top of page
  • dumisani3

South Africa's forthcoming budget speech for 2024/2025: Addressing the imperative of closing the fiscal deficit

Updated: Feb 20

South Africa’s Minister of Finance, Enoch Godongwana will present the budget speech on the 21st of February 2024. The country has a fiscal deficit, marked by a decrease in tax collections and higher government spending. As of November 2023, tax collections only rose by less than 2%, while expenditure increased by 8% compared to the same period. In November 2023 the minister signalled that he will need to propose tax measures to raise additional revenue of R15bn in the 2024/2025 financial year, starting in April 2024. 

The key question is how the minister plans to raise this substantial amount of money. Let's explore a few options;

Corporate Income Tax  

The corporate income tax rate is currently 27%. There is limited scope to increase the corporate income tax rate. Companies are experiencing challenges in maintaining profitability, while the government seeks to attract foreign investment, making an increase in taxes less feasible.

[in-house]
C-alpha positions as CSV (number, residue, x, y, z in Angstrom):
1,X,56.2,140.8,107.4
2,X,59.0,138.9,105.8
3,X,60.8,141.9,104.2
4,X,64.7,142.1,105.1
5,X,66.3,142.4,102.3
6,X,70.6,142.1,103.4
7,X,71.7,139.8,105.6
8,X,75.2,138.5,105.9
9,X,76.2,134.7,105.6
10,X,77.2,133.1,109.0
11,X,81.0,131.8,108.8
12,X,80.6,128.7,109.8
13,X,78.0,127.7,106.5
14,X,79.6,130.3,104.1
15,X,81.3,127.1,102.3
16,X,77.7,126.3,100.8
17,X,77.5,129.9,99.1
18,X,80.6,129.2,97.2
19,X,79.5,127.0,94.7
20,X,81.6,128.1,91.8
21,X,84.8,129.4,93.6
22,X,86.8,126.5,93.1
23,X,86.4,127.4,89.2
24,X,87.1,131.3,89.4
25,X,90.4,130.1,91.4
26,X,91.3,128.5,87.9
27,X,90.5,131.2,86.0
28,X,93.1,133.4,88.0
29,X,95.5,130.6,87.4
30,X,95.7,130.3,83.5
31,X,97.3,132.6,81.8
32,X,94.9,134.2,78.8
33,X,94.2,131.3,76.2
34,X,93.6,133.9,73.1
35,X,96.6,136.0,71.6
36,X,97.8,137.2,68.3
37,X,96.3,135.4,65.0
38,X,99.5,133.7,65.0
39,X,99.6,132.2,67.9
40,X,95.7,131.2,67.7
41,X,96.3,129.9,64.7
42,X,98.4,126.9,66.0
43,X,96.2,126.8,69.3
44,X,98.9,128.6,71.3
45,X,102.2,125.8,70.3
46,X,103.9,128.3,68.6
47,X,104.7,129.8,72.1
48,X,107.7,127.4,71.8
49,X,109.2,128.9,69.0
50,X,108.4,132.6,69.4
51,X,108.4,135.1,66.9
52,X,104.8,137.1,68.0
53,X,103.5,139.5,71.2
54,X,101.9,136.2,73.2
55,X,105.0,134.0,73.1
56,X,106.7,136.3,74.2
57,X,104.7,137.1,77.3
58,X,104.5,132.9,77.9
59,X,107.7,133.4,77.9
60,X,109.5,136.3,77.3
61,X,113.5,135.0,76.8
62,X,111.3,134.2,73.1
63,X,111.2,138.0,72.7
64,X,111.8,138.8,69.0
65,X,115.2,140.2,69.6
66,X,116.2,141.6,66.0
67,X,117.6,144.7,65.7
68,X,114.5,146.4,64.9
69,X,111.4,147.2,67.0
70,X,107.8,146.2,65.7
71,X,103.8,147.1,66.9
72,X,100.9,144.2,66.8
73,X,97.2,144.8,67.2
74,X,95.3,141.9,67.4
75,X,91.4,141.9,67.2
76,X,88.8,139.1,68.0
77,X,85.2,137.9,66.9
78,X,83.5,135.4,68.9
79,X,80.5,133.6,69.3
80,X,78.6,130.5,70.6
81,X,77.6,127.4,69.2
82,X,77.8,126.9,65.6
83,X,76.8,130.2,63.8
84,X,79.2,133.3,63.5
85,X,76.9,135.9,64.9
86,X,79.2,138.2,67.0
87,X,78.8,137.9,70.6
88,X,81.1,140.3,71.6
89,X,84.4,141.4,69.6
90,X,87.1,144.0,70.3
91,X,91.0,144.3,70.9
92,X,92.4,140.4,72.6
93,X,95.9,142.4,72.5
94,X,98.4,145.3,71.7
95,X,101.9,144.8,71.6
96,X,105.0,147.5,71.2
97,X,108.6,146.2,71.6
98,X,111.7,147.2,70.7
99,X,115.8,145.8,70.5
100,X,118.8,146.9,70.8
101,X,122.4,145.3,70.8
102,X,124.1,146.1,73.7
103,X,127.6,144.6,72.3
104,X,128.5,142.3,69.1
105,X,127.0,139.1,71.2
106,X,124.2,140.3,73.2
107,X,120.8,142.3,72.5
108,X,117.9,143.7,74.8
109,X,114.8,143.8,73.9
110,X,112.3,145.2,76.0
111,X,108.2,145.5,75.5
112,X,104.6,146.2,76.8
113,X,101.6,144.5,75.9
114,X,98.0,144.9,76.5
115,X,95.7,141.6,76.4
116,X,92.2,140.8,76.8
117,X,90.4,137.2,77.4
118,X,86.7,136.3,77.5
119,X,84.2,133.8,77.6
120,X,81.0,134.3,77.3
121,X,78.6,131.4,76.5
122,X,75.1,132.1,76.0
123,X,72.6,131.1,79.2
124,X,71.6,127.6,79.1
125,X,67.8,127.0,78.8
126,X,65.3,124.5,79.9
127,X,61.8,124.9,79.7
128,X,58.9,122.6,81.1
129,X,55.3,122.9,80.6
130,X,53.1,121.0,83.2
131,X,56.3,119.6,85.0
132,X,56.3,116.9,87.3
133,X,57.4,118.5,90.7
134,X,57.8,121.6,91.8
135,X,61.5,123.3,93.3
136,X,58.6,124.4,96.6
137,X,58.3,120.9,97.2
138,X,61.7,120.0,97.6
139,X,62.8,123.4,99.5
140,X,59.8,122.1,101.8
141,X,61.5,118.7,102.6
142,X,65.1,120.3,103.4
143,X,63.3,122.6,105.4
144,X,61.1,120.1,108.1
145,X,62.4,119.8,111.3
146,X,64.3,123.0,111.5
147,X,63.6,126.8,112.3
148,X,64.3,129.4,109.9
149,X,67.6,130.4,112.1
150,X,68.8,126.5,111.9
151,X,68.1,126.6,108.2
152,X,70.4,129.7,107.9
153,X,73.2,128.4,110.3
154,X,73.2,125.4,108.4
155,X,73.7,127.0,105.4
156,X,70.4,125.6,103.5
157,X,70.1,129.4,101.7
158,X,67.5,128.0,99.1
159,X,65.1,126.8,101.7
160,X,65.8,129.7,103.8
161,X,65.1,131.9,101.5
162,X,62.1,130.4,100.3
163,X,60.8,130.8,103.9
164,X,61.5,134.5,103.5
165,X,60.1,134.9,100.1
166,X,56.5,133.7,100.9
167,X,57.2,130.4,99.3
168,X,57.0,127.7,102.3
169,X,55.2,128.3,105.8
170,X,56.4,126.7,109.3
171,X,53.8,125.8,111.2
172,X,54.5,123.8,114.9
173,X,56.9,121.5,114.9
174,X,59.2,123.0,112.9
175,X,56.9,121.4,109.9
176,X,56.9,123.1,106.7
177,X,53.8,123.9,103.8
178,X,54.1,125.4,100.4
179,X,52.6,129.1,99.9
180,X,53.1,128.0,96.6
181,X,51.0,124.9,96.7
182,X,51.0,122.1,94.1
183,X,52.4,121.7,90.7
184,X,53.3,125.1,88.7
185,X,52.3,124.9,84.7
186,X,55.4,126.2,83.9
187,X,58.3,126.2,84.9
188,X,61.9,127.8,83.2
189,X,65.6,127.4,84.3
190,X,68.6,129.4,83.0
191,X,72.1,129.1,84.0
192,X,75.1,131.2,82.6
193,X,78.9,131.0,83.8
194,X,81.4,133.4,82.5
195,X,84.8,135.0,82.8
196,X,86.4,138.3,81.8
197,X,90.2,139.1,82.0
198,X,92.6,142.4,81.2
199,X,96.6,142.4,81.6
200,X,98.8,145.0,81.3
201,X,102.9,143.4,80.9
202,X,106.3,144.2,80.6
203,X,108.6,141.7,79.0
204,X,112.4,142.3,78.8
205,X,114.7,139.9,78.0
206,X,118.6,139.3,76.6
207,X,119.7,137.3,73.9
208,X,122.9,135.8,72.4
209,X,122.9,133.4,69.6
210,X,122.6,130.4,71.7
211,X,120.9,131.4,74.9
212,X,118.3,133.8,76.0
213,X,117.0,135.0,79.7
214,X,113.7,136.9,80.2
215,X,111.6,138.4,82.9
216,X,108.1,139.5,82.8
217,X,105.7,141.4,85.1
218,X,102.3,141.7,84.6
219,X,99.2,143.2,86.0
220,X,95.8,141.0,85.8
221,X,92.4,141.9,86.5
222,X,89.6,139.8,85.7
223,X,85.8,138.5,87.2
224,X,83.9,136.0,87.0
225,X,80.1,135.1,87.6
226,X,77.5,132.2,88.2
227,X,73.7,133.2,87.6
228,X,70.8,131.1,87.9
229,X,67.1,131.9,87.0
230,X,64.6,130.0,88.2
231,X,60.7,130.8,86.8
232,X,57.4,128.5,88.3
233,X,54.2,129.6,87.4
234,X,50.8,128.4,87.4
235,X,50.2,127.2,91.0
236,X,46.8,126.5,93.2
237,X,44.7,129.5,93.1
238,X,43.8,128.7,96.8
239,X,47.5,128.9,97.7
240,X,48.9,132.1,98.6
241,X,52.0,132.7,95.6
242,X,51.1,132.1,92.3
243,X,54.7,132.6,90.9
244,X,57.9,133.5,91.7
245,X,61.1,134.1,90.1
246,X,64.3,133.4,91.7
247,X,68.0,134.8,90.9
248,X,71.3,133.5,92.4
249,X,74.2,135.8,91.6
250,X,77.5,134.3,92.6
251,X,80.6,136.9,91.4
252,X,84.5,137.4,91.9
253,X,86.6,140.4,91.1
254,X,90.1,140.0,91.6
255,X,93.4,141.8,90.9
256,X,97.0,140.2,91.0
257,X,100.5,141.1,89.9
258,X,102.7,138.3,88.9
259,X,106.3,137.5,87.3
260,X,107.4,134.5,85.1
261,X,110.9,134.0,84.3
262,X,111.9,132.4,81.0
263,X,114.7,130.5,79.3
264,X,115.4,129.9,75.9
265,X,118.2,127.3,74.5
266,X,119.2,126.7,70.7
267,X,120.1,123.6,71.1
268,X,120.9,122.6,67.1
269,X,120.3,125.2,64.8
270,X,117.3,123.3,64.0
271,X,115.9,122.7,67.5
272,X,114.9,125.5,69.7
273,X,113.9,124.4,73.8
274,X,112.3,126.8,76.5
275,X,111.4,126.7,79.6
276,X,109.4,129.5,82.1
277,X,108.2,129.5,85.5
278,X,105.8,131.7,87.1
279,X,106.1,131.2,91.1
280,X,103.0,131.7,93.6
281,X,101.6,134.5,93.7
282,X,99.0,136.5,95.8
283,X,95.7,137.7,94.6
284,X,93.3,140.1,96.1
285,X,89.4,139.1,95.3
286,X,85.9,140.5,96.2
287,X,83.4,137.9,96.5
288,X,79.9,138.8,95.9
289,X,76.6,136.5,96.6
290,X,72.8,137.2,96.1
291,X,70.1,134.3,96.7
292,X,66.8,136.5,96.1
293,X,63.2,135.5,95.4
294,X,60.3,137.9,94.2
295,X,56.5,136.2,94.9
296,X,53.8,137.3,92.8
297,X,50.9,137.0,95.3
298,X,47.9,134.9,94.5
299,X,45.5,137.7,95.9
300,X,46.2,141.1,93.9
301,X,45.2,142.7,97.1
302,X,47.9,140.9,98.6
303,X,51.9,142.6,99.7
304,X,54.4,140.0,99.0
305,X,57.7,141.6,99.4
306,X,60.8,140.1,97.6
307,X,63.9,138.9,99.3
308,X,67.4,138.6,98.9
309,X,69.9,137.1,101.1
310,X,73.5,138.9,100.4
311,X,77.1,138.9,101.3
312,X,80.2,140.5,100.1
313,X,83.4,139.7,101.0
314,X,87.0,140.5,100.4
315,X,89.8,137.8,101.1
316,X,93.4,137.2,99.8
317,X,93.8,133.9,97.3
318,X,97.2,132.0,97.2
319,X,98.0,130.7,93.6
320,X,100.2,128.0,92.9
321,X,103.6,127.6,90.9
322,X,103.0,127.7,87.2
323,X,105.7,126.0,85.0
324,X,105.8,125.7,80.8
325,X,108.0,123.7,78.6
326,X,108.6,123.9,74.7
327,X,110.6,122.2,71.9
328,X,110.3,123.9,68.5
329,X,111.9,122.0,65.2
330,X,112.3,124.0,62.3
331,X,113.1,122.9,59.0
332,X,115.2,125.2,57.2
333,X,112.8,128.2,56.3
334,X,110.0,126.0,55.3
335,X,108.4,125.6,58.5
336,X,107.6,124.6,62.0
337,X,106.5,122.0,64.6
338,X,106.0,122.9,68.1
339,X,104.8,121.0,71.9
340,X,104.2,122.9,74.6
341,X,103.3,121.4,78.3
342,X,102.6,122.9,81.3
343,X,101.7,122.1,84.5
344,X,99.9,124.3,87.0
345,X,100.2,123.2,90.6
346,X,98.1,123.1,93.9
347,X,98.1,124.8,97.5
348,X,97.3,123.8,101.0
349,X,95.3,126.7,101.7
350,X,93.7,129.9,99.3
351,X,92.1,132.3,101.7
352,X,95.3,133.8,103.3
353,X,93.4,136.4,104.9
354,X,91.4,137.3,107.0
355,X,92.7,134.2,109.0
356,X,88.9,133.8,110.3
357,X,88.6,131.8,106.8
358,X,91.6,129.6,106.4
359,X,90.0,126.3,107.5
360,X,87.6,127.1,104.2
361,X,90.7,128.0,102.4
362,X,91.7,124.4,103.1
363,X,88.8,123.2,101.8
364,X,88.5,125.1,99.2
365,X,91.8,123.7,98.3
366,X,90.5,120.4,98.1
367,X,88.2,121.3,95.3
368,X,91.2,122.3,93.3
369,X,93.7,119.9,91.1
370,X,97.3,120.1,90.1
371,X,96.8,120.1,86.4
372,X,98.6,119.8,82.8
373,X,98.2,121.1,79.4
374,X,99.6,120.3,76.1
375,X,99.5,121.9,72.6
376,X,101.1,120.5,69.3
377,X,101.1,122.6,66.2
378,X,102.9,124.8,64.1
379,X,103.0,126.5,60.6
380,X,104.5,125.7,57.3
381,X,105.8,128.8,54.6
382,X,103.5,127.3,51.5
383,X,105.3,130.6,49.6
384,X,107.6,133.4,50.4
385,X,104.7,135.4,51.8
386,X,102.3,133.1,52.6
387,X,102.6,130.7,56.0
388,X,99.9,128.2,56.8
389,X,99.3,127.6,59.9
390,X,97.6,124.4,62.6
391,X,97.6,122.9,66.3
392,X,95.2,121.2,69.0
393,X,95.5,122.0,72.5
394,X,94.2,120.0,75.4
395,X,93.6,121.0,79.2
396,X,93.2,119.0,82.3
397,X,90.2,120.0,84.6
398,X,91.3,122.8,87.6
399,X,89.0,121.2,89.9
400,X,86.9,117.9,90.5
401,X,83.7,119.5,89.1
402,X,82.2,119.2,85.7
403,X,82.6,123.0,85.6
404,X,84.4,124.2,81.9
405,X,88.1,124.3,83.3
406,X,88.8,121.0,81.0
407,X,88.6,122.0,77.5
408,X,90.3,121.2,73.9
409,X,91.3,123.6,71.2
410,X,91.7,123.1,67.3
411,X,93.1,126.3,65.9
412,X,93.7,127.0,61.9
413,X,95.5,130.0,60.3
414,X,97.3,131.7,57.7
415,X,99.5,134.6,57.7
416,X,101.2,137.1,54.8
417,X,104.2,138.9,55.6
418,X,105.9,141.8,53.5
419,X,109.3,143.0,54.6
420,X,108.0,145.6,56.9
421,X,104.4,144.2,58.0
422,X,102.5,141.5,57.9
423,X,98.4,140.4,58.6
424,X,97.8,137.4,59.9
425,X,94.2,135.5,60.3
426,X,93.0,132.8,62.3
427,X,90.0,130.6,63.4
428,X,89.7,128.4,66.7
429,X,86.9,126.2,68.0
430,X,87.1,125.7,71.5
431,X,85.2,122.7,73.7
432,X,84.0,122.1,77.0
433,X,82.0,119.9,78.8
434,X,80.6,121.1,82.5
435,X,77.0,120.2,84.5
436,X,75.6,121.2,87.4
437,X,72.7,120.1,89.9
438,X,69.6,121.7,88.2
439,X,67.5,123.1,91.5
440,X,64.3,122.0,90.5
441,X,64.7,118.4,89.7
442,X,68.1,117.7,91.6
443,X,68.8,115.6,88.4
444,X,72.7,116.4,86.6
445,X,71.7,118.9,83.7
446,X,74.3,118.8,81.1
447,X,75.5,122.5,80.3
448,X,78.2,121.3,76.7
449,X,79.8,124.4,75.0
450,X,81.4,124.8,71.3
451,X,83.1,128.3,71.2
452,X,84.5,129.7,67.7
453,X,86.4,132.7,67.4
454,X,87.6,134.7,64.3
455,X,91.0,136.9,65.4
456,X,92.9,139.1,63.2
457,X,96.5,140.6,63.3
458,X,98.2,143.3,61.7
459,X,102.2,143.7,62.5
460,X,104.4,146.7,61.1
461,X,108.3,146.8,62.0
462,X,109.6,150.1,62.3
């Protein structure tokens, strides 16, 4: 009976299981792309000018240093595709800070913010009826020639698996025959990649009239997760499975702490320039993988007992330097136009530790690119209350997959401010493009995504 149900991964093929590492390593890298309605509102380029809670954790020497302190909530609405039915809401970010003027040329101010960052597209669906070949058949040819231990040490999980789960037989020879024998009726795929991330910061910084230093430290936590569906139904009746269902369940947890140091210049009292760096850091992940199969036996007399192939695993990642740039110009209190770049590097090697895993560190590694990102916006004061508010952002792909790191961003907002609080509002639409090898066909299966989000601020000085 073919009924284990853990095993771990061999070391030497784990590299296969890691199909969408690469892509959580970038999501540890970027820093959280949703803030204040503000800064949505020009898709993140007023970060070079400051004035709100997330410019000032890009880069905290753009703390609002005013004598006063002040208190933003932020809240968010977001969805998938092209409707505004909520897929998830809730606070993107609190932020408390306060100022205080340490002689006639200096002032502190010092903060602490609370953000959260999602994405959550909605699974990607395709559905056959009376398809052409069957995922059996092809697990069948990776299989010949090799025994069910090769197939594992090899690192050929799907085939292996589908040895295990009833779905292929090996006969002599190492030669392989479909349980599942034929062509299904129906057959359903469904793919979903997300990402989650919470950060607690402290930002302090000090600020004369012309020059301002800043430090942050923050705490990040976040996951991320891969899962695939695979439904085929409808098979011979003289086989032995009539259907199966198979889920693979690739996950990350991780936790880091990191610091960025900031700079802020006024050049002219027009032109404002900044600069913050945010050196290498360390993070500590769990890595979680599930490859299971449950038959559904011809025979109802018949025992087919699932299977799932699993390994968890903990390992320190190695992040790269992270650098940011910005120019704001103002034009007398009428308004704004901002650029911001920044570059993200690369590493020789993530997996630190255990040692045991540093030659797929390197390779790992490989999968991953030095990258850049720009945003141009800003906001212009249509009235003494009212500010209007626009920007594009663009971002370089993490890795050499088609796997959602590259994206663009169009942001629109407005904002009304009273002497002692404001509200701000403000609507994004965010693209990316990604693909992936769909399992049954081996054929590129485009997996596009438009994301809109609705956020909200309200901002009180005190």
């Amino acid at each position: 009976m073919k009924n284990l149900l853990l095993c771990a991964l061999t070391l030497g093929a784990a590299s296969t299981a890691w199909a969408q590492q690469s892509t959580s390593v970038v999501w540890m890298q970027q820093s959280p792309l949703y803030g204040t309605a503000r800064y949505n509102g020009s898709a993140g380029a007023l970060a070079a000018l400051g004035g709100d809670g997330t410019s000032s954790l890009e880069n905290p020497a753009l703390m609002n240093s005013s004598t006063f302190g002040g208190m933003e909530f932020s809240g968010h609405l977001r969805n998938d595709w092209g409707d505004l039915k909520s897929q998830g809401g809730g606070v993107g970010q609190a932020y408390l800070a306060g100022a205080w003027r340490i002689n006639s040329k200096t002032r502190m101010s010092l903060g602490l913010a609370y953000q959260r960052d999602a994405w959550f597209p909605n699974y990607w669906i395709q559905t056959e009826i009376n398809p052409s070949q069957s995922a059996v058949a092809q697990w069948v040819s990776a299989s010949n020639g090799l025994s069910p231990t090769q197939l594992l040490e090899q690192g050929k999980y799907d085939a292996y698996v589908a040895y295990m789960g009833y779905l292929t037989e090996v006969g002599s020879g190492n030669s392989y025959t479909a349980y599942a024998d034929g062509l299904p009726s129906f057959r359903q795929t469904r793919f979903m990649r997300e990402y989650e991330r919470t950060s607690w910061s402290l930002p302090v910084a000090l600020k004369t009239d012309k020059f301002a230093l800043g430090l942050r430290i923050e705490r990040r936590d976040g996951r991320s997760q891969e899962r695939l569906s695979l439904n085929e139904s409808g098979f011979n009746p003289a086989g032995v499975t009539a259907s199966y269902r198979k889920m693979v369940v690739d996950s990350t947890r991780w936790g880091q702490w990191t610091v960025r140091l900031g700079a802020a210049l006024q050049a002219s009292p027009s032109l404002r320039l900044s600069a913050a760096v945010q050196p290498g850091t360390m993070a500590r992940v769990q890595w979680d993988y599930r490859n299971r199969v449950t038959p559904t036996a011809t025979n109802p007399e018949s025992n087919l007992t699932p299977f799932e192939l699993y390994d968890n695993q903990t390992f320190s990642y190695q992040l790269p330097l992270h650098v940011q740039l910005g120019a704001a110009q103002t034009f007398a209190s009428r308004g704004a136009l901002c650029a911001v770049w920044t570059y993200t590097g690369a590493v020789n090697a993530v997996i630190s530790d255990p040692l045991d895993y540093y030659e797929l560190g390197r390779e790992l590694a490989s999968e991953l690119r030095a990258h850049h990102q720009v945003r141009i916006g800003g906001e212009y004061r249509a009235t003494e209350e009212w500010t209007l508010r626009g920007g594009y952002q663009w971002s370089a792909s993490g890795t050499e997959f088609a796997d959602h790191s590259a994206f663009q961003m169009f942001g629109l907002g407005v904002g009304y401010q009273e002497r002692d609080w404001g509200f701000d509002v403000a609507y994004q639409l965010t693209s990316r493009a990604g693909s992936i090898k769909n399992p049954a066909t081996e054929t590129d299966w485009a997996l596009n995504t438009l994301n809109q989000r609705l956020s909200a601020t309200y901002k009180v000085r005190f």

Personal Income Tax

With households already feeling the strain of rising living costs, and with elections looming, increasing personal income taxes is not advisable for the government.


The VAT rate is currently 15%. Increasing the VAT rate could generate more revenue than the targeted R15 billion. South Africa has one of the lowest VAT rates in Africa and other countries across the world. However, such an increase would burden consumers with higher prices for taxable goods and services, potentially prompting demands for adjustments to zero-rated items to alleviate the impact on low-income households. 

Other considerations

Ongoing energy crisis

With the ongoing energy crisis the government is expected to include measures to stabilize energy supply, boost infrastructure investment and promote private investment in renewable energy. Last year, the minister announced incentives to spur private investment in renewable energy. These incentives will most likely continue to apply.  

Focus on curbing wasteful expenditure

Emphasis on curbing wasteful expenditure would be a big win as the public prefers to hear about this than tax hikes. 


In the current era of digitisation, it may be prudent for the government to adopt innovative technologies and enhance digitization efforts to boost efficiencies in revenue collection, as recommended in the medium-term budget policy statement (MTBPS). Digitisation will also curb fruitless and wasteful expenditure.

Keep an eye out for highlights from the budget speech on our LinkedIn and YouTube channels. Stay tuned for updates! 


21 views0 comments


Post: Blog2_Post
bottom of page